Nine flags have flown over Nacogdoches. Six of them–French, Spanish, Mexican, Lone Star, the Confederacy, and the USA– were not just local. A 7th was local and the result of the Fredonia Rebellion, an attempt to gain independence from Mexico in Texas’ eastern gateway city, Nacognoches.
I have not seen 3 major Nacogdoches attractions-The Fredonia Hotel, Millard’s Crossing Historic Village, and the Ruby M. Mize Azalea Garden. The foreclosed Fredonia is a 1950’s style downtown hotel that is being redone as a boutique property. It is scheduled to open next autumn. Its new owner, Nacogdoches native Richard DeWitt, is to be congratulated for supporting a new project in a town with its head in the past. I might be wrong, but I suspect that the Village, a 37 acre sampling of East Texas architecture from log cabin to the 19th century, would be an extension of what I had already seen in town. Late March/early April is when local azaleas are in bloom, and I haven’t been in Nacogdoches during this time. This is just one of the gardens in the “Garden Capital of Texas”. The one that sounds most interesting is the new Spanish colonial demonstration garden at the Stone Fort. Travelers there in the summer can observe seasonal plants associated with the Camino Real.
Ruth and I did visit 3 attractions that I would not rate 5 Compass. When I first visited Nacogdoches, the Sterne-Hoya House Museum seen above was my favorite stop because I learned so much local history, including Nacogdoches’ role in the Fredonia Rebellion. Sam Houston was baptized in this house. Sterne-Hoya is the oldest building in town on its original site. If Victorian antiques, a genealogy focused library, and a recently rebuilt basement wine cellar sound interesting, check it out.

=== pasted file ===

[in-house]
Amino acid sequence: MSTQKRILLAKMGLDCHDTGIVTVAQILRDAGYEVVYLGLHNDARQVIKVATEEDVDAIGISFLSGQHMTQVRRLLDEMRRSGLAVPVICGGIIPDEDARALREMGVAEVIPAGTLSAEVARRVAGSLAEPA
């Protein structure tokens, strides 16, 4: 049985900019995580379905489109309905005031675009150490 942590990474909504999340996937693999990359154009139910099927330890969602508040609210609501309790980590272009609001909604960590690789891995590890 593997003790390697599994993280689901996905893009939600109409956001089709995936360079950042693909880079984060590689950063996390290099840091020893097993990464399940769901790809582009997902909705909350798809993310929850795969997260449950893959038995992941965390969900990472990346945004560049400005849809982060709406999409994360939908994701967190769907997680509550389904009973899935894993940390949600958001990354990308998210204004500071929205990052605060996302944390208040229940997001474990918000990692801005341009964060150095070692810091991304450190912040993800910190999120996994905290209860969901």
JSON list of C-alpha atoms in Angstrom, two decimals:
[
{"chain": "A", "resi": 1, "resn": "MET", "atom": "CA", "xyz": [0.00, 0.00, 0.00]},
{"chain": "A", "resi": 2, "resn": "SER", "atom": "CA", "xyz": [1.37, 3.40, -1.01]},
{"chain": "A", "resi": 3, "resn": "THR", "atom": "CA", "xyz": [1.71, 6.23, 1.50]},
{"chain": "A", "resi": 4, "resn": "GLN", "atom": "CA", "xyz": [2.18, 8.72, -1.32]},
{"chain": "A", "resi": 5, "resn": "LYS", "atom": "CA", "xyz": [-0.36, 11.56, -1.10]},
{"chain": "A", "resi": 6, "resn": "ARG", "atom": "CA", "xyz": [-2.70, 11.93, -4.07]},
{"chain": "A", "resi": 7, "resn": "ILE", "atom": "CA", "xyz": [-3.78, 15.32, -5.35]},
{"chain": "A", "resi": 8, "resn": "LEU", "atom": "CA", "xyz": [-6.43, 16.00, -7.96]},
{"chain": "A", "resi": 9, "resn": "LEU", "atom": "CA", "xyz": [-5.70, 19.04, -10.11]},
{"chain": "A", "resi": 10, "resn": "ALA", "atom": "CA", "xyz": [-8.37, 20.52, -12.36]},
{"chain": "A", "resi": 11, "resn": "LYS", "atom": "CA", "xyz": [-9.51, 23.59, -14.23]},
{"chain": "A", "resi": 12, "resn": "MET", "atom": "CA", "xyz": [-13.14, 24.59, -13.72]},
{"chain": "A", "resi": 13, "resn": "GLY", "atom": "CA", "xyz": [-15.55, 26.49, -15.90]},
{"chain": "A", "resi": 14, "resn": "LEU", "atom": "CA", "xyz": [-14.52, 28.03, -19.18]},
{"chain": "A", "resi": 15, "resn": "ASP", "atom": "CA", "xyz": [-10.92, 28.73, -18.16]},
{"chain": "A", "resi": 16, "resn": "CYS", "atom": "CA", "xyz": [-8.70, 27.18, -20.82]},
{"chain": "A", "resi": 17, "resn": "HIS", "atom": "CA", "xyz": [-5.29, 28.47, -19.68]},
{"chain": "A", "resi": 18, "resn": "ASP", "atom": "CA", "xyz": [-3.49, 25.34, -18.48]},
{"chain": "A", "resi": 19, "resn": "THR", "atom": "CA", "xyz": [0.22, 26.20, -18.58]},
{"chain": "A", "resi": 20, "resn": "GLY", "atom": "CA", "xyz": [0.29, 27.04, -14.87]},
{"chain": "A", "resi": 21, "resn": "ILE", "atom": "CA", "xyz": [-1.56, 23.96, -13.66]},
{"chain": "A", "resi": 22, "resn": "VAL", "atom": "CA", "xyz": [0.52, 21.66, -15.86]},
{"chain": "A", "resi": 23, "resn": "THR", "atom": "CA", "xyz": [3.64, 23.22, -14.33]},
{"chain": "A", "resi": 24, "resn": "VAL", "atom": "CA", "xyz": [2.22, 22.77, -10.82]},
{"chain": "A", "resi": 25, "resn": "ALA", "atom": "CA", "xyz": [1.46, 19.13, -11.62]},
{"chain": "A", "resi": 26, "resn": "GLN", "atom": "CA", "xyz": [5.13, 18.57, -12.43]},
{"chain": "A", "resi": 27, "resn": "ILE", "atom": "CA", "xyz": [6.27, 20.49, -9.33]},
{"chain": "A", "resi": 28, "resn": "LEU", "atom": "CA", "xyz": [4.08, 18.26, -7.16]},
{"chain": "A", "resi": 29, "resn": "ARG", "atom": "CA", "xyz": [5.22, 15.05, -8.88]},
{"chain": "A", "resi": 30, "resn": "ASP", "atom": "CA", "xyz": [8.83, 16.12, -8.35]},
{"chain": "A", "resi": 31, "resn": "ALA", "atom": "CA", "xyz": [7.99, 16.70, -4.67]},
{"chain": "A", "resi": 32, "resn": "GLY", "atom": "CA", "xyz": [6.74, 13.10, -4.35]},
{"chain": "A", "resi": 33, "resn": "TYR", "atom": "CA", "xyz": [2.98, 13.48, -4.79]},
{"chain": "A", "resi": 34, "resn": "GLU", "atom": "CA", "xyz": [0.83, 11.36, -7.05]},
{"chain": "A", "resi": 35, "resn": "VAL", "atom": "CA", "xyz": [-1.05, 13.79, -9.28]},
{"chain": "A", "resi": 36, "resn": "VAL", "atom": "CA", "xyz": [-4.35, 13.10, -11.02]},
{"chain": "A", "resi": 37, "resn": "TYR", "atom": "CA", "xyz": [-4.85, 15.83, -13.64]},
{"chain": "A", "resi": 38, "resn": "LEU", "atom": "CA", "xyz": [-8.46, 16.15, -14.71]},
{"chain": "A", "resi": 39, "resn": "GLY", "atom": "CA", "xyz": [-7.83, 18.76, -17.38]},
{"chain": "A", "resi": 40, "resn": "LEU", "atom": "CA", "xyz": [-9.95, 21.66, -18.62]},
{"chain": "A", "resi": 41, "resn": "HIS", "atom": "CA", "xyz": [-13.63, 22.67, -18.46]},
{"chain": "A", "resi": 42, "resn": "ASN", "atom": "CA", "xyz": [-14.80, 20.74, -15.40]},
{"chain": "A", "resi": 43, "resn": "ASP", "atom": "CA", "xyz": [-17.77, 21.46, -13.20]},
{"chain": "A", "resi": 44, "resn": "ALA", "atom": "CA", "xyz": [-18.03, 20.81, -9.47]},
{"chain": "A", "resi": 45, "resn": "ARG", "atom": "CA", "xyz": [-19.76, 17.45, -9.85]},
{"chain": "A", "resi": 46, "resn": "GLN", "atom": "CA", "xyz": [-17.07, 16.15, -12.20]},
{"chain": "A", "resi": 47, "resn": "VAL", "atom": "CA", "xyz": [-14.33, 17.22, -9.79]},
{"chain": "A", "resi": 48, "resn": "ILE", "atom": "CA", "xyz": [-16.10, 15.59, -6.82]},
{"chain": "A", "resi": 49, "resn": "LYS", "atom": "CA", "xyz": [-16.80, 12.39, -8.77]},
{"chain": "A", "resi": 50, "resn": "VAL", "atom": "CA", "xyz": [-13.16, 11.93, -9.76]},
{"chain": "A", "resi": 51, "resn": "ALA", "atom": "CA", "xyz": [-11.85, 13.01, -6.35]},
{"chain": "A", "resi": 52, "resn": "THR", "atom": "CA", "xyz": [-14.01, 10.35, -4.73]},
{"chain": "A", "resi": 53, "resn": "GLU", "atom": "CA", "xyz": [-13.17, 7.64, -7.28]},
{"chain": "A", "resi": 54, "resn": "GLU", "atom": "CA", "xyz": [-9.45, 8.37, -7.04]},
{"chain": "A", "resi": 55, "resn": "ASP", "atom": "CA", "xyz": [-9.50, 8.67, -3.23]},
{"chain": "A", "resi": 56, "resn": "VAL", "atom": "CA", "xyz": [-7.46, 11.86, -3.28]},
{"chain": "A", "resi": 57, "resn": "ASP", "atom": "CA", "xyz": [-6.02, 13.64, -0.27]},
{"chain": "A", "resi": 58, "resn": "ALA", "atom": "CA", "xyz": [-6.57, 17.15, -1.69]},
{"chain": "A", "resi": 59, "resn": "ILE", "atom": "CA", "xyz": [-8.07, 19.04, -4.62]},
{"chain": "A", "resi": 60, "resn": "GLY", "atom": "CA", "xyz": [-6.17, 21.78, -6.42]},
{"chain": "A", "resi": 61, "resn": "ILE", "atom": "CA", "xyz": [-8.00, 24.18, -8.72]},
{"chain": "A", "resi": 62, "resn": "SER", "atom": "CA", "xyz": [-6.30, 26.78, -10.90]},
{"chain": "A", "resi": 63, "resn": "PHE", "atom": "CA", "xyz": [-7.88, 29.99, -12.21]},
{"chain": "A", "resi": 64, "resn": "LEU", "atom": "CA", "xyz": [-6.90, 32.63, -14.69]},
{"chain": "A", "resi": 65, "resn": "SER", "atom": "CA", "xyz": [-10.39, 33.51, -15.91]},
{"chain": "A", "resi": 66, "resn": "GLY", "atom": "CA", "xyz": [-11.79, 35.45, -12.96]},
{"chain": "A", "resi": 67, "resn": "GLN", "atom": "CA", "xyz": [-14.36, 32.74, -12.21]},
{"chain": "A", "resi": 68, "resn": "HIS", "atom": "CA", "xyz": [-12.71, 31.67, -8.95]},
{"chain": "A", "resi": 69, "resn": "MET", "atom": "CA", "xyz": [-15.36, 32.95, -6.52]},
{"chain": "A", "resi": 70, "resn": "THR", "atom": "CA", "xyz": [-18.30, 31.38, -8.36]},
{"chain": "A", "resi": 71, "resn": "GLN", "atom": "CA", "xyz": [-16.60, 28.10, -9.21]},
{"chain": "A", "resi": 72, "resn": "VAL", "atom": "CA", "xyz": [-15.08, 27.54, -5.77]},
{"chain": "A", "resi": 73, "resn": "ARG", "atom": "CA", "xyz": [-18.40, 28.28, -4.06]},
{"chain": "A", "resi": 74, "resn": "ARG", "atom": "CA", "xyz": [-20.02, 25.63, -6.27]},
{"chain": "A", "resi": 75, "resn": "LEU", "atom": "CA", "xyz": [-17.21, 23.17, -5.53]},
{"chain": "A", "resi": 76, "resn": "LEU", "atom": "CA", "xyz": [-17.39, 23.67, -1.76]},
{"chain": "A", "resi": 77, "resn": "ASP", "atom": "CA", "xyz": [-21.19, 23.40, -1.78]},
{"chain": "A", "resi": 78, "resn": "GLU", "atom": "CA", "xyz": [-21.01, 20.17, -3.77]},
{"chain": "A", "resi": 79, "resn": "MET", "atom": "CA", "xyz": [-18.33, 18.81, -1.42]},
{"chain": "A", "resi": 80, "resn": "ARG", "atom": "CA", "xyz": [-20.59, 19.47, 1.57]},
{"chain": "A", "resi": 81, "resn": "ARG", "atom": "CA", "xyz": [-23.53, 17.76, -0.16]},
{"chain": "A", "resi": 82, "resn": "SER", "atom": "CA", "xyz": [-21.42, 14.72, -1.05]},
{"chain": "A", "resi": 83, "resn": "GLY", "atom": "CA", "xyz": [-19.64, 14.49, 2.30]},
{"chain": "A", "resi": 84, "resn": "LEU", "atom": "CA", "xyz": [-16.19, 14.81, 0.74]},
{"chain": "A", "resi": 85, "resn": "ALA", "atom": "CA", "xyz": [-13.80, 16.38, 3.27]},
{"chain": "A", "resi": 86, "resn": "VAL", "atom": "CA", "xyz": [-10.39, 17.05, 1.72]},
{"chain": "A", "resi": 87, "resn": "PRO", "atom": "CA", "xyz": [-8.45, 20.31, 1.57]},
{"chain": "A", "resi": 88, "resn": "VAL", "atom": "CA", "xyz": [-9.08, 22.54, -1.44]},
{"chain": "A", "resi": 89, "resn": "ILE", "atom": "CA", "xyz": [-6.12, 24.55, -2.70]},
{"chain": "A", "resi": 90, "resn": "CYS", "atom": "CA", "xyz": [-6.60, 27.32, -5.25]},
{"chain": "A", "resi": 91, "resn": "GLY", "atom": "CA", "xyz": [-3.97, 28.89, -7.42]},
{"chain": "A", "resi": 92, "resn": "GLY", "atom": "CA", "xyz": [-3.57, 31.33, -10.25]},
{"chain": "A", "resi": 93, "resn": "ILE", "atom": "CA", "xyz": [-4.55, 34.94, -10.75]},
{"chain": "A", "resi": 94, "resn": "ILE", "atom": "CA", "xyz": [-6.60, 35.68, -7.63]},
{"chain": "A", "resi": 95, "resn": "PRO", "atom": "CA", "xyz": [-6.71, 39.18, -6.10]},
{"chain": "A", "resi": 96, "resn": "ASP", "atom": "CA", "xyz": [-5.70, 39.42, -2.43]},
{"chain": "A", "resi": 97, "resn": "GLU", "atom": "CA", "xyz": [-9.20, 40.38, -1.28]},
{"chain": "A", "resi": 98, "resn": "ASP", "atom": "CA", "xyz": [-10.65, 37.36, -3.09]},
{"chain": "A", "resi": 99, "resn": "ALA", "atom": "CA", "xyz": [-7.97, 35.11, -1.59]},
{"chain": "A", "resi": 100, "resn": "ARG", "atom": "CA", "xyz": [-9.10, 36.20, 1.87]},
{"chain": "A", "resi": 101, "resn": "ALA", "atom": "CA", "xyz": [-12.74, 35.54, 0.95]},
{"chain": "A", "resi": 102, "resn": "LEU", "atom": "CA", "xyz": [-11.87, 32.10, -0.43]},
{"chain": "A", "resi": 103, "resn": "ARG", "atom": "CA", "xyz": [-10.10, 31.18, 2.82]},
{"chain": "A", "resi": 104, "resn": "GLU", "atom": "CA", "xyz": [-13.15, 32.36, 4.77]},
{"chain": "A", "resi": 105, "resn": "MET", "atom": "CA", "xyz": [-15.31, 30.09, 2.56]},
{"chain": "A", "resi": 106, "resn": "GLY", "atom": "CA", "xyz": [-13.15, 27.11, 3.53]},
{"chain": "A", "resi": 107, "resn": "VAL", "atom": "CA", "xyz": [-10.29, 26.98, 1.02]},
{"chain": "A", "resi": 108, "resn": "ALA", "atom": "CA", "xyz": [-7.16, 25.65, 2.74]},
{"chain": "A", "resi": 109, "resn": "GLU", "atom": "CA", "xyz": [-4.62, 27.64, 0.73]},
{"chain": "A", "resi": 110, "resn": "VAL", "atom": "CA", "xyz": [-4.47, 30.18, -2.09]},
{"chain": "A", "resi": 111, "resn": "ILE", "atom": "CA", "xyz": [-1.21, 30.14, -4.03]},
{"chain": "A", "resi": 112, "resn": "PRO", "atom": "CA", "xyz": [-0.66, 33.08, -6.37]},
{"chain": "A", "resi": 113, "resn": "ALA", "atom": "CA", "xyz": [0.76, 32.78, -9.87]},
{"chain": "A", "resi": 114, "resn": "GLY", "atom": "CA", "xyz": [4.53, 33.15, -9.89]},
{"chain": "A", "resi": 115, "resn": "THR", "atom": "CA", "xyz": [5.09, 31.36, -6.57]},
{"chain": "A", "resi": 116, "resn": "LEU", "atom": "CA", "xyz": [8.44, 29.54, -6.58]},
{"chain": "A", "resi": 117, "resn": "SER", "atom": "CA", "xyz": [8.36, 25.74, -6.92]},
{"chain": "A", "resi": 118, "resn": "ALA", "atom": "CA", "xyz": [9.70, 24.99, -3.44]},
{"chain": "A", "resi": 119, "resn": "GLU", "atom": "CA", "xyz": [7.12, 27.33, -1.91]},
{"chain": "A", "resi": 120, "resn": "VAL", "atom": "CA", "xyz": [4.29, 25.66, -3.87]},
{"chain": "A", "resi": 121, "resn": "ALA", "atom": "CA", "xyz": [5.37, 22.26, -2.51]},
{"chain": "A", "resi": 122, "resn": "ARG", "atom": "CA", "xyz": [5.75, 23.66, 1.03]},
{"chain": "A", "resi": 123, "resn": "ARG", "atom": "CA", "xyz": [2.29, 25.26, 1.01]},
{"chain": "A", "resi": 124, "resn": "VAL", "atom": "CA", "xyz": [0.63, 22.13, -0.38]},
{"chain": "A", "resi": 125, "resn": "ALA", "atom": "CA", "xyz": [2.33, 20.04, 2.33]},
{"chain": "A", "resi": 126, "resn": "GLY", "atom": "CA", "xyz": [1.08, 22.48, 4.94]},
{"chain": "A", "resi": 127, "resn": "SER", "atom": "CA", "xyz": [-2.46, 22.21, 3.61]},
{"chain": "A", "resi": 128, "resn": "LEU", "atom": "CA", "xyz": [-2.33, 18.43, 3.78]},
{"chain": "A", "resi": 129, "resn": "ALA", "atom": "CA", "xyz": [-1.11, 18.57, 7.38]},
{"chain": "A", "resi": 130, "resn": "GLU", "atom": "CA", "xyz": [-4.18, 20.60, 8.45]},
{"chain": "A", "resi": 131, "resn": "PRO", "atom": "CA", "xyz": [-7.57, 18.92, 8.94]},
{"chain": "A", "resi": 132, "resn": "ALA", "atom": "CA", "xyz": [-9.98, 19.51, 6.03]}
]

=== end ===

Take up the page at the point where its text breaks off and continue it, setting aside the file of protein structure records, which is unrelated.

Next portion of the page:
The 115-year-old, very traditional railroad depot was deserted when we were there. It has the reputation for being a noted community asset with changing exhibits and is said to be a place to do heritage research. If you simply love old depots, it’s worth stopping by. Call 936 560 5426 for a tour.
The Old University Building was opened and became, for me, the symbol of what is wrong with generally calling Nacogdoches a 5 Compass destination. This landmark, classic-Greek-temple-style structure has a fascinating history. The 1st nonsectarian university in Texas, it opened in 1845 with 104 students. 41 were female. It became a Confederate hospital during the Civil War and then a school district building. It’s last major refurbishment occurred in 1960, and that’s the problem. If old school desks and textbooks, an original school bell, and a hodge-podge of period furnishings interests you, stop by between 1 and 4 pm Tuesday through Friday or from 10 am to 4 pm on Saturday.
And that’s what’s disappointing about Nacogdoches, which is losing population. It’s focus is too much on the past. There’s not a single new attraction that would have appeal to travelers who are not especially interested in regional history, antique shops, and brick streets.